ISLAMABAD: In absolute numbers, more people voted in the Feb 8 polls than in 2018 – but since the number of registered voters this time around was higher, the turnout actually went down from 52pc in the last general elections to around 48pc this time around.

These were the top lines of a turnout analysis, released by the Free and Fair Election Network (Fafen) on Wednesday.

In addition, two NA constituencies in Karachi were found to be among the bottom five in terms of turnout, with NA-236 and NA-241 and witnessing a turnout of 24.93pc and 23pc, respectively. The lowest turnout — 16.33pc — was recorded in NA-42 South Waziristan.

On the flip side, two constituencies of the mostly desert region of Sindh’s Tharparkar — NA-214 and NA-215 — saw the highest turnout of voters in the country, at around 71pc and 67pc, respectively.

Two Karachi districts among bottom five, two Tharparkar constituencies among top three areas in terms of turnout

The Fafen report said that as many as 60.6 million voters had exercised their right to vote in Pakistan’s 12th general elections in 2024, which is around 5.8 million more than in 2018, when 54.8 million had cast their votes.

But the number of registered voters in the country rose from 106 million in 2018 to 128.6 million in 2024, following a record addition of 22.6 million between the two elections.

In addition, harsh winter in some parts of the country, fears of violence and terrorism in Khyber Pakhtunkhwa and Balochistan as well as an uncertainty about the conduct of elections may have also adversely affected the turnout, the report said.

It said the gender analysis of voter turnout, however, needs further refinement as Form 47 from 10 National Assembly constituencies and as many Provincial Assemblies constituencies did not include the gender disaggregation of votes polled.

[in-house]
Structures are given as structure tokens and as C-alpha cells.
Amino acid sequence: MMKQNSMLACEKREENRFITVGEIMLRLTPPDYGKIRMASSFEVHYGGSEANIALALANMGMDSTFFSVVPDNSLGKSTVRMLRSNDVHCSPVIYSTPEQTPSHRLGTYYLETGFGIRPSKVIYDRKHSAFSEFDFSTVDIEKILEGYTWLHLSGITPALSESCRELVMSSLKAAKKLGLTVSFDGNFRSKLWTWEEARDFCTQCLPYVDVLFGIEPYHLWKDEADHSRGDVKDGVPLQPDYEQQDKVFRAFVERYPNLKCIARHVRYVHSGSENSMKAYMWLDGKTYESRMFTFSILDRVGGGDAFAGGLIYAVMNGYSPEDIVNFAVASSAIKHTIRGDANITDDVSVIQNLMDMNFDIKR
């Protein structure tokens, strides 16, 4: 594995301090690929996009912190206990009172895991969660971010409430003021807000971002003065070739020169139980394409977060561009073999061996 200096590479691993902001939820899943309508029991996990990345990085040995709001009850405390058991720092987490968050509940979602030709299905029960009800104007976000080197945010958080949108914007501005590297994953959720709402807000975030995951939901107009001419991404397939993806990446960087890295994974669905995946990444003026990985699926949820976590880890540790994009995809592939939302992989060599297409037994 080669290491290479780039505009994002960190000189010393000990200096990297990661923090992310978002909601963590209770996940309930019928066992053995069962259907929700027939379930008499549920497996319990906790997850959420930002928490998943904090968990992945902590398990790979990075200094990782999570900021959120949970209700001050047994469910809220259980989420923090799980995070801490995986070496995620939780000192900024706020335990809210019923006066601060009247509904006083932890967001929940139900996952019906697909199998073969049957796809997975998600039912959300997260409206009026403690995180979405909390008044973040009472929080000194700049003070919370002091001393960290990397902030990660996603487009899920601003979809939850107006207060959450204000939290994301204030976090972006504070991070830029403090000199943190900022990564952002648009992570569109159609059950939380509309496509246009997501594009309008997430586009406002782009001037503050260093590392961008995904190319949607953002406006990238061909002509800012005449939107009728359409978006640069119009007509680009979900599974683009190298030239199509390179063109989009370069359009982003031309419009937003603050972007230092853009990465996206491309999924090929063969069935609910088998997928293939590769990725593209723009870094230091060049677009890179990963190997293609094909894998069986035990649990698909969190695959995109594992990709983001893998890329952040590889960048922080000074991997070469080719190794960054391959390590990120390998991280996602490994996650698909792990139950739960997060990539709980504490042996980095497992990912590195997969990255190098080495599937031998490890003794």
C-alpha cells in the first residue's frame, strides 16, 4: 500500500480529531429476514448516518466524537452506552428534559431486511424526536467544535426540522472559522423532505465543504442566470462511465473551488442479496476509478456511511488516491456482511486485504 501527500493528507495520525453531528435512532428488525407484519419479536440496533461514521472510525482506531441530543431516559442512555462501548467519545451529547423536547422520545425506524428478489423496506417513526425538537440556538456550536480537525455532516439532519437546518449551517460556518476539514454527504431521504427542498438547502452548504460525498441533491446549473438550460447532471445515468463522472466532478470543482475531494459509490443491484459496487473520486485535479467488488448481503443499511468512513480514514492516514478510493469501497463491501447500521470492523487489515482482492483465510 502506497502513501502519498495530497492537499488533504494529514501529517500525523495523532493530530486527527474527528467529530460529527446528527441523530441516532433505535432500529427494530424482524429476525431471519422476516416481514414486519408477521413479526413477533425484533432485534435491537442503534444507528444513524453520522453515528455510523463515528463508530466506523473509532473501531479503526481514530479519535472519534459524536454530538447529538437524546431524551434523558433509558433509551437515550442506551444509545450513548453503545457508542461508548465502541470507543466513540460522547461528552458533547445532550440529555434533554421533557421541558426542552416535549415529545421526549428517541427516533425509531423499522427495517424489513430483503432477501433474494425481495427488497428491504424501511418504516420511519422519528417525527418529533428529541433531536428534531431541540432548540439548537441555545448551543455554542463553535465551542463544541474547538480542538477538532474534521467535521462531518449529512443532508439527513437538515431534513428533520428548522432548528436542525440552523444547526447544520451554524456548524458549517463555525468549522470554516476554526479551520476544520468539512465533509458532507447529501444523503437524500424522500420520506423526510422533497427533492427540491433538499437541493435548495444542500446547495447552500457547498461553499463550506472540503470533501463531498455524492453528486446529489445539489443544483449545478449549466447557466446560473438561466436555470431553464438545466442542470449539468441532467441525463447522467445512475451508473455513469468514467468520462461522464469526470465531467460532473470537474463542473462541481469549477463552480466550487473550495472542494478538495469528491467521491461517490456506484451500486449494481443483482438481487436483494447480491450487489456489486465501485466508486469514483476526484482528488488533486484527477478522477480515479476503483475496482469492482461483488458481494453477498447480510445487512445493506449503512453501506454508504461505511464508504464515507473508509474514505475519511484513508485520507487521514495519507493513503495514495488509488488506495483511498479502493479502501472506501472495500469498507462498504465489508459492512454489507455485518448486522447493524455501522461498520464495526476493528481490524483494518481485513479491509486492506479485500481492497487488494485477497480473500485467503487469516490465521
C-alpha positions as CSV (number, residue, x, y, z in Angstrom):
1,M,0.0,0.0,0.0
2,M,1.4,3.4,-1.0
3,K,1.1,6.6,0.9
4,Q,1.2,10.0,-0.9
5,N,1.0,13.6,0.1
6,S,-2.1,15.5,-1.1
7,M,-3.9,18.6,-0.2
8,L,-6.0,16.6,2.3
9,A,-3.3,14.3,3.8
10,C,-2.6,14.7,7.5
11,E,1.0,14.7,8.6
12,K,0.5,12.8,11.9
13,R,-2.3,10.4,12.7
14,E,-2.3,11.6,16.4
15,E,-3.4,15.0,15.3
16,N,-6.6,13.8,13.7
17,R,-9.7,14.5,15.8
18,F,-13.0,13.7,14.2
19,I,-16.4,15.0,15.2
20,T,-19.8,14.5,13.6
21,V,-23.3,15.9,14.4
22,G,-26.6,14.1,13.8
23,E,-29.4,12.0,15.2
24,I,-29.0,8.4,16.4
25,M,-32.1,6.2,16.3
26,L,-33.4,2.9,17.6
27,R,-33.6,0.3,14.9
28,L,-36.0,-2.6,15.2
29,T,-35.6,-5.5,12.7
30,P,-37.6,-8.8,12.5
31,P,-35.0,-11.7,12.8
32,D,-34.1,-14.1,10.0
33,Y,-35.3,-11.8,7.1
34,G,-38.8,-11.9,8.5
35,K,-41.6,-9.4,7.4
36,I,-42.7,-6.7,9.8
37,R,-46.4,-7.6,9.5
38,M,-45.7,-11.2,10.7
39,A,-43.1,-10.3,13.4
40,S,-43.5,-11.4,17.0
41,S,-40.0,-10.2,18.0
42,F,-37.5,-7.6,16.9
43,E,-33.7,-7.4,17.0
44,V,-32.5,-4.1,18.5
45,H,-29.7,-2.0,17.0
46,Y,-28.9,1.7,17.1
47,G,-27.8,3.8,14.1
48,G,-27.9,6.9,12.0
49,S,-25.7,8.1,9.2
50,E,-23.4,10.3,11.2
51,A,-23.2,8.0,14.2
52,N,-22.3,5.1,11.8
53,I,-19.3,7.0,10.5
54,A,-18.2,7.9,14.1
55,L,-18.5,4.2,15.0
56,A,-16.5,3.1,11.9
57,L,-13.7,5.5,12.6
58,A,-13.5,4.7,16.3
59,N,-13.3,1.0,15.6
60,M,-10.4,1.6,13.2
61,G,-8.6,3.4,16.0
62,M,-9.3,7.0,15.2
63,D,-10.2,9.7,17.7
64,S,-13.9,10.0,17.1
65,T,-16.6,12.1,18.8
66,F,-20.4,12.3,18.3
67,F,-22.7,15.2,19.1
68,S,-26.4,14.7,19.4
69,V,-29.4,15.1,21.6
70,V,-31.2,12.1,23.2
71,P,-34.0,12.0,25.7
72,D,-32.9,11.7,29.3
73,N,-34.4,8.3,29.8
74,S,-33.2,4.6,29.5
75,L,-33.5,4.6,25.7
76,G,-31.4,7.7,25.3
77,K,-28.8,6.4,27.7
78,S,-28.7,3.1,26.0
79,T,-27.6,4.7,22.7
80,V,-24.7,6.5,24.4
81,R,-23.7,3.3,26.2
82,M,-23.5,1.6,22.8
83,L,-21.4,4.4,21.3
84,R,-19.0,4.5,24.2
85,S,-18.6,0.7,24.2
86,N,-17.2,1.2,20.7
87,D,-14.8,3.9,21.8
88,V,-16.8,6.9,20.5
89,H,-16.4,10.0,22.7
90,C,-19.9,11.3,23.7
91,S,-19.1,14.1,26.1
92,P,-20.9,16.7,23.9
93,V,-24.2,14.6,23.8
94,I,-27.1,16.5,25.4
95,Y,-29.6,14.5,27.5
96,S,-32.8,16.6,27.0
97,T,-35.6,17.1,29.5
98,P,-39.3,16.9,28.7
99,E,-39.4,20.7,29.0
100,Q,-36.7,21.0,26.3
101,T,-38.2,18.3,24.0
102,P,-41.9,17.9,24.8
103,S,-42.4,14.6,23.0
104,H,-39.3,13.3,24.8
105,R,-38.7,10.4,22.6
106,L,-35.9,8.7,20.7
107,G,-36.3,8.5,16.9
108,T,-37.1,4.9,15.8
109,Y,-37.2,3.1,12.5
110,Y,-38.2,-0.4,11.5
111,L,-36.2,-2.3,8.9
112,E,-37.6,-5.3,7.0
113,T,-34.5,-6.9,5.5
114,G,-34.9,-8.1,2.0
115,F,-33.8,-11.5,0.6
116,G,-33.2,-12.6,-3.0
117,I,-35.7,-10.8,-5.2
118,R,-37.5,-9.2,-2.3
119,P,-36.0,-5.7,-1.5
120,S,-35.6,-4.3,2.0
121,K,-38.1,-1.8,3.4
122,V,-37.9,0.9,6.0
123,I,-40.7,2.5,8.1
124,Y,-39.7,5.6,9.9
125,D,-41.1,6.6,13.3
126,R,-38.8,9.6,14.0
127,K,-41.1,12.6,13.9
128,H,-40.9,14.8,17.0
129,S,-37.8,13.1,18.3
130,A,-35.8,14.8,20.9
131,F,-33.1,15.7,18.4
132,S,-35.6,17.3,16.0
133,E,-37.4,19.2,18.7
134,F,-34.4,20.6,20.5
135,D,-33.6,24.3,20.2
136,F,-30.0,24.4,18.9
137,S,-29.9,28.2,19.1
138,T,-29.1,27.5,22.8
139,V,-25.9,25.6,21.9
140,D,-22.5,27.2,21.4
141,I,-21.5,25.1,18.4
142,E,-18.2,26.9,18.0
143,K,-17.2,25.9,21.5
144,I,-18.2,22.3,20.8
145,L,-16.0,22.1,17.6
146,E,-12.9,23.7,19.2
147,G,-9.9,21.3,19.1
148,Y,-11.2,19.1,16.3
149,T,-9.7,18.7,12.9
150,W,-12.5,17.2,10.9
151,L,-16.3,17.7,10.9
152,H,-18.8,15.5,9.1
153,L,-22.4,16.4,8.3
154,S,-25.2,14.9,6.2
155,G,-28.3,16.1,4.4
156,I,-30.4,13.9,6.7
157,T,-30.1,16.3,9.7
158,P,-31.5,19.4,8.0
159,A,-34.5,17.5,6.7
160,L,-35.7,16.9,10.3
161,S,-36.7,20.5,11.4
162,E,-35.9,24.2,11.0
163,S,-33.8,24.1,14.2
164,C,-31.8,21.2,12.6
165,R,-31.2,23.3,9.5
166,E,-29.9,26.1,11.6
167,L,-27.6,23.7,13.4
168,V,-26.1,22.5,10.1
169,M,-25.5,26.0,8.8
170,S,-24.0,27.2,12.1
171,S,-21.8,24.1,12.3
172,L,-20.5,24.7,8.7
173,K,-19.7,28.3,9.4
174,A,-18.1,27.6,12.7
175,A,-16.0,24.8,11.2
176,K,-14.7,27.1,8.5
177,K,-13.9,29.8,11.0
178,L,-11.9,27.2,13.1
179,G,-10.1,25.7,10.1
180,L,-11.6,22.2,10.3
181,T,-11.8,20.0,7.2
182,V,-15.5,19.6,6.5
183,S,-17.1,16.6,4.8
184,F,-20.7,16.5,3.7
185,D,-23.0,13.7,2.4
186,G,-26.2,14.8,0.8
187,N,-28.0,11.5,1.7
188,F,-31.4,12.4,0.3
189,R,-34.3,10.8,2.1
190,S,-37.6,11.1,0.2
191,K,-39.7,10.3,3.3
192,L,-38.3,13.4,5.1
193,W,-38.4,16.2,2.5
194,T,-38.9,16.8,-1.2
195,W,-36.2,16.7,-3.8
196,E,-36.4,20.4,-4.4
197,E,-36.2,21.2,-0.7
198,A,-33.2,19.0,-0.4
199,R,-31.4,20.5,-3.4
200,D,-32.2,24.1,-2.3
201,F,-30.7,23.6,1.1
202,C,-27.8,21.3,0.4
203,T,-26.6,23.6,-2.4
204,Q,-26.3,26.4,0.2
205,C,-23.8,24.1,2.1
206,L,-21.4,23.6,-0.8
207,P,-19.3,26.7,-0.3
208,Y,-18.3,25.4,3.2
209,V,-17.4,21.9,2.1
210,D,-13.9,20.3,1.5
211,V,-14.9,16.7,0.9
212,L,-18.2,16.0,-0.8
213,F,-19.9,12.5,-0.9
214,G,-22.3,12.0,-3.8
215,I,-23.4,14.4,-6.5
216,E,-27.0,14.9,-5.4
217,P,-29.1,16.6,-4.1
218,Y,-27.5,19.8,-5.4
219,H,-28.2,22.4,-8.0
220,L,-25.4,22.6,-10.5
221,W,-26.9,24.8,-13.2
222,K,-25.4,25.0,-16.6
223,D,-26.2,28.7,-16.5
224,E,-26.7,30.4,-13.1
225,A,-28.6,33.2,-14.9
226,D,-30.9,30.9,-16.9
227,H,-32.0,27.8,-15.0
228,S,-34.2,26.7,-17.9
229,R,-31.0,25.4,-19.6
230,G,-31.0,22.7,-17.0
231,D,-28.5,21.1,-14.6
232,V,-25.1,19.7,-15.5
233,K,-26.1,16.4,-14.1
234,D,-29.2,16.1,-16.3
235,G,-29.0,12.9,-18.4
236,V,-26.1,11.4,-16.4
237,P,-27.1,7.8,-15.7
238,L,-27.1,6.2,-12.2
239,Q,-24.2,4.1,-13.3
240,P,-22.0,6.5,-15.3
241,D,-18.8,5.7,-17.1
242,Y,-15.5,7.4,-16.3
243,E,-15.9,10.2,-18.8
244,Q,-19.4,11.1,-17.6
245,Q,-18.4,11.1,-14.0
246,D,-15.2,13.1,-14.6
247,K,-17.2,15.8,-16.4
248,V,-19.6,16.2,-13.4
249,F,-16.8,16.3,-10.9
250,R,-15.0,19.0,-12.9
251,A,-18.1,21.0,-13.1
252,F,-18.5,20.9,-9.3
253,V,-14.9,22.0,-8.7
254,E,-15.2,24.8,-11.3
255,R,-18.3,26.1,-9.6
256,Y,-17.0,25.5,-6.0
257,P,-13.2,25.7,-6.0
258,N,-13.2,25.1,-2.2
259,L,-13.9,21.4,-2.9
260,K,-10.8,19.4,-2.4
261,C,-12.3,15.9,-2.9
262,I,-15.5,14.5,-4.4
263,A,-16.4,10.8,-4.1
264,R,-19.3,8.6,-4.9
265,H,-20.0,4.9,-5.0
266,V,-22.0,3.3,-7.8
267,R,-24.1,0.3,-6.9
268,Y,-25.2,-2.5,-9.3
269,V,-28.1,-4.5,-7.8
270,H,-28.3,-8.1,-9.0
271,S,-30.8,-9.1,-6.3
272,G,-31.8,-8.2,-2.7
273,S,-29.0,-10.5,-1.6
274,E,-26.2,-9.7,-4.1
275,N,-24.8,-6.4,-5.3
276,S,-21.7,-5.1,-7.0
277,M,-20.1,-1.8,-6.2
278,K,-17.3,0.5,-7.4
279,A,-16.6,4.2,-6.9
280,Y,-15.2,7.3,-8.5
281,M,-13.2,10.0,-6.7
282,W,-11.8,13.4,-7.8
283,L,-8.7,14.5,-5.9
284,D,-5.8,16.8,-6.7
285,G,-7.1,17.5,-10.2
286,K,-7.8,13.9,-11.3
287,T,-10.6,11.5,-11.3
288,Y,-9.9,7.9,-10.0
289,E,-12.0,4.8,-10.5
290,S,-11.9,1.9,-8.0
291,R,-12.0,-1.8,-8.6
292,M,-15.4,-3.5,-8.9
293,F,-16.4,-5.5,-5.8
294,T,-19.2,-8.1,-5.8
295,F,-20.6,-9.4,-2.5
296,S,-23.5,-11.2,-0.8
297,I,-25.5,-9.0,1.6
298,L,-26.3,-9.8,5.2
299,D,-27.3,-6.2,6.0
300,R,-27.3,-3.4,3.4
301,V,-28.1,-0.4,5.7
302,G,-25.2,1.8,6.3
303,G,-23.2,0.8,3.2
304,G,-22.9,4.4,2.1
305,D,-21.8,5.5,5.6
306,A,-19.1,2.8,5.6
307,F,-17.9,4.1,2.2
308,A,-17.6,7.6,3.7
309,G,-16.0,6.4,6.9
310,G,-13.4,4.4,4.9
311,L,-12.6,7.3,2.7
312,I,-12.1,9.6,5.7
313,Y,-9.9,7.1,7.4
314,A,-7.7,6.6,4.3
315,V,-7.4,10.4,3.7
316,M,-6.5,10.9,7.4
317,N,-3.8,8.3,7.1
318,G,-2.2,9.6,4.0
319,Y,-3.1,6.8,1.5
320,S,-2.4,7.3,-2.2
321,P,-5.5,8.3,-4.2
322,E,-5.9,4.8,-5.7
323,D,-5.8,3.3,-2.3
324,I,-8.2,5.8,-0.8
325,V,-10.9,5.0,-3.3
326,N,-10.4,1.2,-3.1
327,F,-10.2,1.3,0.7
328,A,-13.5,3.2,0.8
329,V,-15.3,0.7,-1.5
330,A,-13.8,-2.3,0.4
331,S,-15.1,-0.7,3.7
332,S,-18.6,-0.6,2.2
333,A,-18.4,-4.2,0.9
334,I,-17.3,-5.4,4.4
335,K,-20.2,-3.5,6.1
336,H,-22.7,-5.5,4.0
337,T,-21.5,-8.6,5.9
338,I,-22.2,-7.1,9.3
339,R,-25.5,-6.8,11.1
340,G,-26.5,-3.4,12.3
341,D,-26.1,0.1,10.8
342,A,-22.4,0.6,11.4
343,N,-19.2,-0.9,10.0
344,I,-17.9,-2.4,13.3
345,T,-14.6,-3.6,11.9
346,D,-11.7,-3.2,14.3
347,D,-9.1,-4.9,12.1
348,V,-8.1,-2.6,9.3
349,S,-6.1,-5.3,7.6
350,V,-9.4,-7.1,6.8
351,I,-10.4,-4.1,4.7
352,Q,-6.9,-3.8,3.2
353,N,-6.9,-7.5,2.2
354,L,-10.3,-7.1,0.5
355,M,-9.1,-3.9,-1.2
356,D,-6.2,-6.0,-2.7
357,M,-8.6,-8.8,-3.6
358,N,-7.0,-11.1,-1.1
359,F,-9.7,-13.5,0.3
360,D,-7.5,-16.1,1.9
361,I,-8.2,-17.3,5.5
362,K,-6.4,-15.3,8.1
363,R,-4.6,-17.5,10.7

The regional disaggregation of voter turnout for National Assembly constituencies shows a varied pattern with the lowest turnout in Khyber Pakhtunkhwa and the highest in Islamabad Capital Territory (ICT).

The turnout in Khyber Pakhtunkhwa declined from 44pc in 2018 to 39.5pc in 2024, in ICT from 58.3pc to 54.2pc, in Punjab from 56.8pc to 51.6pc, in Sindh from 47.2pc to 43.7pc and in Balochistan from 45.3pc to 42.9pc.

According to the available data, more than 24m women cast their votes in 254 NA constituencies as compared to 34m men in the same constituencies.

Interestingly, the increase in the number of women turning out to vote in 2024 as compared to 2018 is greater than the increase in the number of men who cast their votes in 2024 as compared to the previous general election.

As many as 2.3m more women turned out to vote in 2024 as compared to 2018, when 21.7m women had cast their votes. On the other hand, around 1.09m more men turned out to vote in 2024 as compared to 2018 when 32.9m men had cast their votes.

The number of votes polled by men and women will slightly increase when the ECP makes available the gender disaggregated data of the 10 National Assembly constituencies where the Returning Officers did not separately record the votes polled by men and women.